Supporters of increased border enforcement now can help Arizona build its own fence along the Mexico border, reports the Arizona Republic. A new law went into effect today that allows the state to build the fence, as long as it can raise enough private donations and persuade public and private landowners to let it be done on their property. No other state has tried such a tactic.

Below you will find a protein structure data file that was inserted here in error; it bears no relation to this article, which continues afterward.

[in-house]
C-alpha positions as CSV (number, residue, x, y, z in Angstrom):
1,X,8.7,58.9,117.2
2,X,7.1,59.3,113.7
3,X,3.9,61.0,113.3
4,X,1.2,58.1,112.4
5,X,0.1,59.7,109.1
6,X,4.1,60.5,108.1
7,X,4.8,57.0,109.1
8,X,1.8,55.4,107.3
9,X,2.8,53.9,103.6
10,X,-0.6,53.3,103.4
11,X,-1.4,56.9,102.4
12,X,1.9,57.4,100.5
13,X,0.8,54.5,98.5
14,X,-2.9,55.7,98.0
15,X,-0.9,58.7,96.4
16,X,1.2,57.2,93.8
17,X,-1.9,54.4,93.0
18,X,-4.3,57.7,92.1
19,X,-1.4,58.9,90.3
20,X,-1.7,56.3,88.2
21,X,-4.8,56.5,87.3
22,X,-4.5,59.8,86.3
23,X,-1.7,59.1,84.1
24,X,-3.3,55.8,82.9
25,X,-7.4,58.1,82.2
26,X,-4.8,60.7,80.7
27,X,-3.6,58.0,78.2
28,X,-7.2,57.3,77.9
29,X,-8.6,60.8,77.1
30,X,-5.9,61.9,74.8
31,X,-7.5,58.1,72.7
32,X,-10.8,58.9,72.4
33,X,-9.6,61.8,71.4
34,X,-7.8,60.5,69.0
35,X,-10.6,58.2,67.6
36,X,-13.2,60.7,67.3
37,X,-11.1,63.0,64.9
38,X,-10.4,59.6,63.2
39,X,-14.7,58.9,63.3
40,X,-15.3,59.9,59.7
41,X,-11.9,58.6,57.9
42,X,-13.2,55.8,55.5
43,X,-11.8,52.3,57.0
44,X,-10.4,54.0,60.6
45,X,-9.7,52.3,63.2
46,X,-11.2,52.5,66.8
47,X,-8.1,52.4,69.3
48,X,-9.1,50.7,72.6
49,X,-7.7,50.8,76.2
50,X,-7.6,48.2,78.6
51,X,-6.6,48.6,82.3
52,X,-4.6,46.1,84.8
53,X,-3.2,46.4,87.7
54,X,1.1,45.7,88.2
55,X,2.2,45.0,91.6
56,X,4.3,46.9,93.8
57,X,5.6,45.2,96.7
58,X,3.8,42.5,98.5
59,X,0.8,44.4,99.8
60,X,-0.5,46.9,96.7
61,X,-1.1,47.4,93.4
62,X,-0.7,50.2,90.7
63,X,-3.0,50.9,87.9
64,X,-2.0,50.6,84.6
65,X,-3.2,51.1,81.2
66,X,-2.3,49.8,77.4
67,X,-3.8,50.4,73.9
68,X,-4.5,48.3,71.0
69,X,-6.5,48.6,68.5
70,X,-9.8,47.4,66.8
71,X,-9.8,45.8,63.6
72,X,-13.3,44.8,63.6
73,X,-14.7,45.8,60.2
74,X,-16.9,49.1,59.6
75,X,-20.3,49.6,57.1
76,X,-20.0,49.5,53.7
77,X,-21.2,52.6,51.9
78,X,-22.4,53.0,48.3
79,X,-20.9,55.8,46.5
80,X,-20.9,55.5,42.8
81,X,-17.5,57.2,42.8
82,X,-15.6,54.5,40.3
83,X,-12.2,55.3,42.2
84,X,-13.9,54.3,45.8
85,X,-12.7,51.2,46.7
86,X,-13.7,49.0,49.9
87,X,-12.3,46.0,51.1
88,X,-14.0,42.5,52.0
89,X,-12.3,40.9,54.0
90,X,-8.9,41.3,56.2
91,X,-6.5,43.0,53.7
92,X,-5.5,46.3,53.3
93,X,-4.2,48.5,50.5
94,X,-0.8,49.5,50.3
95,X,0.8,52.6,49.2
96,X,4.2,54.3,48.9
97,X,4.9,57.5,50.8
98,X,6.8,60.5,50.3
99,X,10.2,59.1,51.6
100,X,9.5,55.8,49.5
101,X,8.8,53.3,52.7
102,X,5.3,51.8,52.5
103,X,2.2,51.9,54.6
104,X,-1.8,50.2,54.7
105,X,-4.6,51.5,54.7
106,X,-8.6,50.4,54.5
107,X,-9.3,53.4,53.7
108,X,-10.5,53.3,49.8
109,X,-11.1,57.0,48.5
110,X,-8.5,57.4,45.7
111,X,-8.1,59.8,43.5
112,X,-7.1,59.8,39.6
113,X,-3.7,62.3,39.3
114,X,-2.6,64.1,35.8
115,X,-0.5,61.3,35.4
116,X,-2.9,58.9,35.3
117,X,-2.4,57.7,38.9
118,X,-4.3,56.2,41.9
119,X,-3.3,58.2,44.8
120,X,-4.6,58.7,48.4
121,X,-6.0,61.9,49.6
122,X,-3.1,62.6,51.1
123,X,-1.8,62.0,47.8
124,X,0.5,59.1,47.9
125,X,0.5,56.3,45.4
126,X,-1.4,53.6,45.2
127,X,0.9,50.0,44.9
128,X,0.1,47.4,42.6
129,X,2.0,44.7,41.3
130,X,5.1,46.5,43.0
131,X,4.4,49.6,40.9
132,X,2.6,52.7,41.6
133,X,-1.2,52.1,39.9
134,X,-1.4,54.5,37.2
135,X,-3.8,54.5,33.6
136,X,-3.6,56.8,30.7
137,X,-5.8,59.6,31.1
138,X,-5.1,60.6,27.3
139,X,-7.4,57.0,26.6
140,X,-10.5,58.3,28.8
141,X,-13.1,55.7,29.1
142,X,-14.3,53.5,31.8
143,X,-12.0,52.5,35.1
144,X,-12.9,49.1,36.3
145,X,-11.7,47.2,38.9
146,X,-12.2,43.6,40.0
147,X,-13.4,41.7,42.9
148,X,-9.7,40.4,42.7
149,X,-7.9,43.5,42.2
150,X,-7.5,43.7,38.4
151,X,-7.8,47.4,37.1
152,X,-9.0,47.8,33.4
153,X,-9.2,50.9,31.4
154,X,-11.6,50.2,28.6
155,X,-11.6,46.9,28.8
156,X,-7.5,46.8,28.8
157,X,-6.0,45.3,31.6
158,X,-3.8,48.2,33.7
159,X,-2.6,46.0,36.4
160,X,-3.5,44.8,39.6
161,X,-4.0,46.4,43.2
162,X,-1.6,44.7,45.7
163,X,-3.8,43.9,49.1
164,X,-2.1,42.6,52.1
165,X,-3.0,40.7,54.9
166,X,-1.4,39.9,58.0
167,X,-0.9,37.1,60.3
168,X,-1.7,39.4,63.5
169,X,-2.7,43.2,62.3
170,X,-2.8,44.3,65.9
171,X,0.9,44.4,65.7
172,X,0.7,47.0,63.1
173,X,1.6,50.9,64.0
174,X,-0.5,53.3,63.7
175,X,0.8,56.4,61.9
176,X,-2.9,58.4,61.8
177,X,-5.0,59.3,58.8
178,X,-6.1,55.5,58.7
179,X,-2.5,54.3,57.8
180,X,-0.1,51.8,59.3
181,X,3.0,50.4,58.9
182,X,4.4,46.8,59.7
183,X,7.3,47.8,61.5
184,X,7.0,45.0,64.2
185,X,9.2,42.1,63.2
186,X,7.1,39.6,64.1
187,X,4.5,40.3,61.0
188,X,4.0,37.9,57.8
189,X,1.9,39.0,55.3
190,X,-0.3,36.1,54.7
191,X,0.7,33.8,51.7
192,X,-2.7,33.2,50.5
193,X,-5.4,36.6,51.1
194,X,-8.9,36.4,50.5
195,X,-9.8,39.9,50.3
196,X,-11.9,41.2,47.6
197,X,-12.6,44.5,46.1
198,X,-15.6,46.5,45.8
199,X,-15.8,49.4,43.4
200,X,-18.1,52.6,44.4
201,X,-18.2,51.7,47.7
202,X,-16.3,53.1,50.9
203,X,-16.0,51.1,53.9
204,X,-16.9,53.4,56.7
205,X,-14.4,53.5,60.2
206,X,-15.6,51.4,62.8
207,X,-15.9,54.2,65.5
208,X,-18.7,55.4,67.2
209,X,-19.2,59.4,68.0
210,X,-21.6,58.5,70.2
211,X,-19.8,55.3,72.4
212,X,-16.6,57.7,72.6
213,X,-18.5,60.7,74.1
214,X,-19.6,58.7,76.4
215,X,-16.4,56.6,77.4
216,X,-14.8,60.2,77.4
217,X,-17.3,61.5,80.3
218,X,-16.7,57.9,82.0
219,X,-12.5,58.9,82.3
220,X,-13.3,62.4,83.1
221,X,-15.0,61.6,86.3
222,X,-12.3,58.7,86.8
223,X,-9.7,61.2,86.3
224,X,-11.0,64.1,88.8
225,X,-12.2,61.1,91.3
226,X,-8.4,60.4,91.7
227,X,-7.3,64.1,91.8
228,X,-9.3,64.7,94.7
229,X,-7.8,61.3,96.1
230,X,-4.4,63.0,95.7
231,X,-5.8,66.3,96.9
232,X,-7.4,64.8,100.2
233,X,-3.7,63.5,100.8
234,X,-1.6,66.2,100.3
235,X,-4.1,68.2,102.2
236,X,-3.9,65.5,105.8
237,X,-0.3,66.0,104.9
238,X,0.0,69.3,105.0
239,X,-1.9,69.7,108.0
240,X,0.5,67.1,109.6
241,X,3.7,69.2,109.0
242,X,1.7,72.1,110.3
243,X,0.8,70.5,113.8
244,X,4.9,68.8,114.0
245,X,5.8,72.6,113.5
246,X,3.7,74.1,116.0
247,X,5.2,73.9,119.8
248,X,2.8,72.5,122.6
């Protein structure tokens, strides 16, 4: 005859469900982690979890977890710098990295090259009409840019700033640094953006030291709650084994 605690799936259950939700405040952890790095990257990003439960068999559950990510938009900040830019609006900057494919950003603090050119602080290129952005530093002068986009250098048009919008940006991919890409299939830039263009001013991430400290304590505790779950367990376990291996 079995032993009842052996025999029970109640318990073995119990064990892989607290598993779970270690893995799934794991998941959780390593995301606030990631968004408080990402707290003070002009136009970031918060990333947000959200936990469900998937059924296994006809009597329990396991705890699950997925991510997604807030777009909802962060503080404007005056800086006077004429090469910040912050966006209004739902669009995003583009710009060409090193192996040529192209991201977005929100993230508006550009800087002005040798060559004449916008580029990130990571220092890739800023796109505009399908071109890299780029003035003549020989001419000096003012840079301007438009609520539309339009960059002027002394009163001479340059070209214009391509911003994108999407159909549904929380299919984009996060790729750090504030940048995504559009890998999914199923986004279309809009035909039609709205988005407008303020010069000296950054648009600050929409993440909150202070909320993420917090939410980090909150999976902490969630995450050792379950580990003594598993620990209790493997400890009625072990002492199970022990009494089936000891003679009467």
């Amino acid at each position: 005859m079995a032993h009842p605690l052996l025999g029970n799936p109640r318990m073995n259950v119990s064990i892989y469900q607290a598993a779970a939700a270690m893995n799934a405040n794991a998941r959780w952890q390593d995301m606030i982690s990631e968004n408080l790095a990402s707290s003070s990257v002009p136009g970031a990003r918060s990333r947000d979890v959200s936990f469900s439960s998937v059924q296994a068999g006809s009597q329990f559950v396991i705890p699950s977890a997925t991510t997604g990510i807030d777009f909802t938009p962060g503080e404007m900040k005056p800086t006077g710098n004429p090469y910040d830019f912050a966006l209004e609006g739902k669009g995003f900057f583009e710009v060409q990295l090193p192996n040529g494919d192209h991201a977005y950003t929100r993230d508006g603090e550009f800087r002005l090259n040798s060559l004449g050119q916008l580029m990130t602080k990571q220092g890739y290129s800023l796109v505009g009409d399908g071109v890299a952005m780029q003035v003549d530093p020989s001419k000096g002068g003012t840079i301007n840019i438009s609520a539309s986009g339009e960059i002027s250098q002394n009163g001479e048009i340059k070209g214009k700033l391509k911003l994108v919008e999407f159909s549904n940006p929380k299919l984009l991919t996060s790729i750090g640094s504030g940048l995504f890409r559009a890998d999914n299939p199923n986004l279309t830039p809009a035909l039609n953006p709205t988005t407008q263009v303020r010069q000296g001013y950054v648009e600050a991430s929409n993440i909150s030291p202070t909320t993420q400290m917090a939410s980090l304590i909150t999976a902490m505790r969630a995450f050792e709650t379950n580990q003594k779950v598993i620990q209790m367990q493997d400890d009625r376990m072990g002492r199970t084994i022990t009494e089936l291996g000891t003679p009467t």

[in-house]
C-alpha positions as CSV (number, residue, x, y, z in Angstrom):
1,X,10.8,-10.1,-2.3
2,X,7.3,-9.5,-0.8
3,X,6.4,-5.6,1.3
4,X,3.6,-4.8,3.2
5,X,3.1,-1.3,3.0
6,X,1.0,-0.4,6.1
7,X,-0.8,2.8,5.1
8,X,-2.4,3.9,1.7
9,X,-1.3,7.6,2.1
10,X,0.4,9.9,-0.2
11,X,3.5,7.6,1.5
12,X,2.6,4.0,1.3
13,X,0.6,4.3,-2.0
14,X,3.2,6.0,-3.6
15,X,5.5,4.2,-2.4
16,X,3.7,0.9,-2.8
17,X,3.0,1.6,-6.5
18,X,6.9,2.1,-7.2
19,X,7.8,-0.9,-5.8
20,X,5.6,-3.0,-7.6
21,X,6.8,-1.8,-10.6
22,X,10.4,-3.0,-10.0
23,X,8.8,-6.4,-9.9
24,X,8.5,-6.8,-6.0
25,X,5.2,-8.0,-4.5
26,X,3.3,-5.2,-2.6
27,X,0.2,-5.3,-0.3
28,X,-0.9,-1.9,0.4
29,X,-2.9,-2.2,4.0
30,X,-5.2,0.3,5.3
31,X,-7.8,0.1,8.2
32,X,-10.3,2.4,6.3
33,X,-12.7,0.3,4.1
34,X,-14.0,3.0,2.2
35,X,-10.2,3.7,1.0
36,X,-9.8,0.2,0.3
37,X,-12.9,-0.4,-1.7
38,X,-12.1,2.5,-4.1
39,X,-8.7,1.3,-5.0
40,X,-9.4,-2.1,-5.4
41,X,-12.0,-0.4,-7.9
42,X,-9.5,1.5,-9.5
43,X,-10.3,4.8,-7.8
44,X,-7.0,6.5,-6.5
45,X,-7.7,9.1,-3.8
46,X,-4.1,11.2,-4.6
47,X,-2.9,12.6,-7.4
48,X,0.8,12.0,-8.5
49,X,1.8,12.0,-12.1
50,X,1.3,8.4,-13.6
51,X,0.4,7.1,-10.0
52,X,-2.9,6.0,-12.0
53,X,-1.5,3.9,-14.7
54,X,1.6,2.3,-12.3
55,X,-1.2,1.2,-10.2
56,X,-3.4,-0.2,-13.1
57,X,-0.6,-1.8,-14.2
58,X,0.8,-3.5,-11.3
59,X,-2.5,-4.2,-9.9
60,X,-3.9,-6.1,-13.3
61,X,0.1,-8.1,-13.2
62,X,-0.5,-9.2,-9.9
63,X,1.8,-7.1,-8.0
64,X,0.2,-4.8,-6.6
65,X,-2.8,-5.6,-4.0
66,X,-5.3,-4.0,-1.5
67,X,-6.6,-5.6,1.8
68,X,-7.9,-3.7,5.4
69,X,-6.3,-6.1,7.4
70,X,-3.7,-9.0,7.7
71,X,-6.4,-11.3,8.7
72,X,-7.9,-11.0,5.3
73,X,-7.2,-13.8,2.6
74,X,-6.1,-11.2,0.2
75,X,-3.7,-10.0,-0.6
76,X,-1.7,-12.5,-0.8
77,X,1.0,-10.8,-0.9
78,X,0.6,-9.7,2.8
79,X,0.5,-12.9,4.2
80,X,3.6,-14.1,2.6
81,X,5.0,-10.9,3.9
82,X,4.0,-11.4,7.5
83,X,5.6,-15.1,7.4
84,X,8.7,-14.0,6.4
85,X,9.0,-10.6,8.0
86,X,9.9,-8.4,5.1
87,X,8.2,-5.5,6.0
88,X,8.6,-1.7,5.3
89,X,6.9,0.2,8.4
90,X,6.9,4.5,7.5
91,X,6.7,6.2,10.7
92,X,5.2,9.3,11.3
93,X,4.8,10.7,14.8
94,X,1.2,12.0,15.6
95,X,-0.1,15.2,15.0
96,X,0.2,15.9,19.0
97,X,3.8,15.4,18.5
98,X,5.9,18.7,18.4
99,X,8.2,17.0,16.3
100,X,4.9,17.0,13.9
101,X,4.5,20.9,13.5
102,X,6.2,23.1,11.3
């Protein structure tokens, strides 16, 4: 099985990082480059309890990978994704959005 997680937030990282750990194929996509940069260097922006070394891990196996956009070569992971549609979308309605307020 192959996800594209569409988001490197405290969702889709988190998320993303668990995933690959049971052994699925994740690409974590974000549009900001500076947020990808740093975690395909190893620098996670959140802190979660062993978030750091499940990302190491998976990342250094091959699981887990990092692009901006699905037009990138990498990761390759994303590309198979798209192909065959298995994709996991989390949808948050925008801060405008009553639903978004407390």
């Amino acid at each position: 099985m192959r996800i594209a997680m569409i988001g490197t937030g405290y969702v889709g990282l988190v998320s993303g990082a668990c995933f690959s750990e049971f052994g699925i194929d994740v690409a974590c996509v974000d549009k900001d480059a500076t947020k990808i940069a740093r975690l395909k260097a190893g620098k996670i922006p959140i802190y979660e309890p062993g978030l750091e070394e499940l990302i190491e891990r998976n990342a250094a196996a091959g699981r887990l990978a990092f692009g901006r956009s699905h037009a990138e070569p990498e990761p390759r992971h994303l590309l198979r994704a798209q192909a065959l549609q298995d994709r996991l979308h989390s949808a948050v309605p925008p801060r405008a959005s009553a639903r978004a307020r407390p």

Sen. Steve Smith, who sponsored the legislation, hopes to raise at least $50 million from donors across the nation. Supporters of the law want a consistent fence along the entire border that is solid, has multiple layers and is tall enough to keep out pedestrians. Smith said the effort also could include more high-tech security efforts. The state’s southern border is about 370 miles long. About a third of that, mostly in the western part of the state between Yuma and Nogales, has the type of fence lawmakers want. The rest either has no fencing or has fencing designed to keep out vehicles. A 2009 U.S. Government Accountability Office said it has cost the federal government about $3 million a mile to build the type of fence that would keep pedestrians out.